For anyone who hasn’t required speech therapy personally or for a loved one, there’s often a perception that speech pathologists solely help children who have a stammer or lisp. While this is one aspect of the job, there’s far more to the role of a speech pathologist than this.
Our team of speech pathologists at Sunbreak Speech Therapy work with clients of all ages, who have a vast range of therapy needs, in a variety of settings. The complexity of speech and language conditions we treat is extensive, supporting every need from newborn babies in the NICU with a tongue-tie, to end of life care in nursing homes. Beyond speech-related issues, our team also helps clients who need to stimulate their brain to improve language skills and memory.
Here’s a few of the different environments we work in and types of clients we support:
· Preschools - helping young children develop their fundamental communication skills if there has been a delay in their development.
· Schools - supporting students who are experiencing speech and language developmental challenges that are impacting their schooling and ability to communicate with others.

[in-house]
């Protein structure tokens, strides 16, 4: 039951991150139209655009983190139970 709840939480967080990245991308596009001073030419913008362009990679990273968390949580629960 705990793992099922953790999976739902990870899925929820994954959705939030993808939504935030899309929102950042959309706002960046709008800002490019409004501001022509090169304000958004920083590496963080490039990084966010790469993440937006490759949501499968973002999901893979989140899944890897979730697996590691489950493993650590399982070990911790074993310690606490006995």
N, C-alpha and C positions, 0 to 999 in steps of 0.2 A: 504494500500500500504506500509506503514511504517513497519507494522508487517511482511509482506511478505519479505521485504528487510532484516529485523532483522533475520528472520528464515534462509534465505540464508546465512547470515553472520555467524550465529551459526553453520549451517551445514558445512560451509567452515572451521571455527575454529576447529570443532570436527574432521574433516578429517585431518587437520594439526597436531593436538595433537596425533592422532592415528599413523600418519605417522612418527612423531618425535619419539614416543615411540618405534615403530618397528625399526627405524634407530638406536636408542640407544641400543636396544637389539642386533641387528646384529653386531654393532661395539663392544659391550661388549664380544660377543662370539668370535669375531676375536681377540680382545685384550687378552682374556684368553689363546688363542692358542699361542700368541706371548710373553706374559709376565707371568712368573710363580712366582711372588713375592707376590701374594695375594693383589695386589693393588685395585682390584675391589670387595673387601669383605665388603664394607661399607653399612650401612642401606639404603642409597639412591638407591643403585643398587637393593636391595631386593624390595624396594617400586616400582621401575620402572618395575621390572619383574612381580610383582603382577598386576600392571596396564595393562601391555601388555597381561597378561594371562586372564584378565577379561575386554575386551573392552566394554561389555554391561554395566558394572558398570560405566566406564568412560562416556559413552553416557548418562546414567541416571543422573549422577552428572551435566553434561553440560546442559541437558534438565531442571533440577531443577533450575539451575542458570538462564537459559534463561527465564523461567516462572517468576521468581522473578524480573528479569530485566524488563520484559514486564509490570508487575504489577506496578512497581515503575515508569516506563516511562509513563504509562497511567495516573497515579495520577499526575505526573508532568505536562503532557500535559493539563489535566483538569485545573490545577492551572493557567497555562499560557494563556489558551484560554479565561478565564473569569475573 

· Homes - using familiar household items, the home routines, and surroundings to implement speech therapy that develops articulation and vocabulary use.
· Hospitals - in the NICU, ICU and rehab departments, where patients require assistance with developing or restoring key speech, language and communication functional skills. For example, stroke patients who need to relearn how to speak, or patients who have had surgery on a cleft palate.
· Nursing homes - for end of life care, such as feeding therapy, when swallowing has become difficult.
· Memory care - helping people with dementia maintain and support memory, communication, and aid challenges with eating, drinking and swallowing.
· Autism programs - assisting people with autism comprehend both verbal and nonverbal communication used by others
· Vocal coaching - for people who have undergone gender reassignment
· Accent reduction - for clients who want to train their voice in a way that will help them progress professionally or feel more confident about how their voice sounds.
We also work closely in partnership with other health professionals, including: ear, nose and throat doctors (ENTs), dentists, orthodontists, pediatricians, nutritionists, dieticians, respiratory therapists, occupational therapists, physical therapists, nurses, mental health professionals, psychologists, and teachers. Sometimes there are physical reasons why someone is having difficulty with their speech (such as a cleft palate or tongue tie). In other cases social, emotional, mental and behavioral factors can impact speech and language development. Consequently, sometimes multiple health support services are required to ensure an individual’s unique needs are met so depending on those needs, there can be several different services working together.
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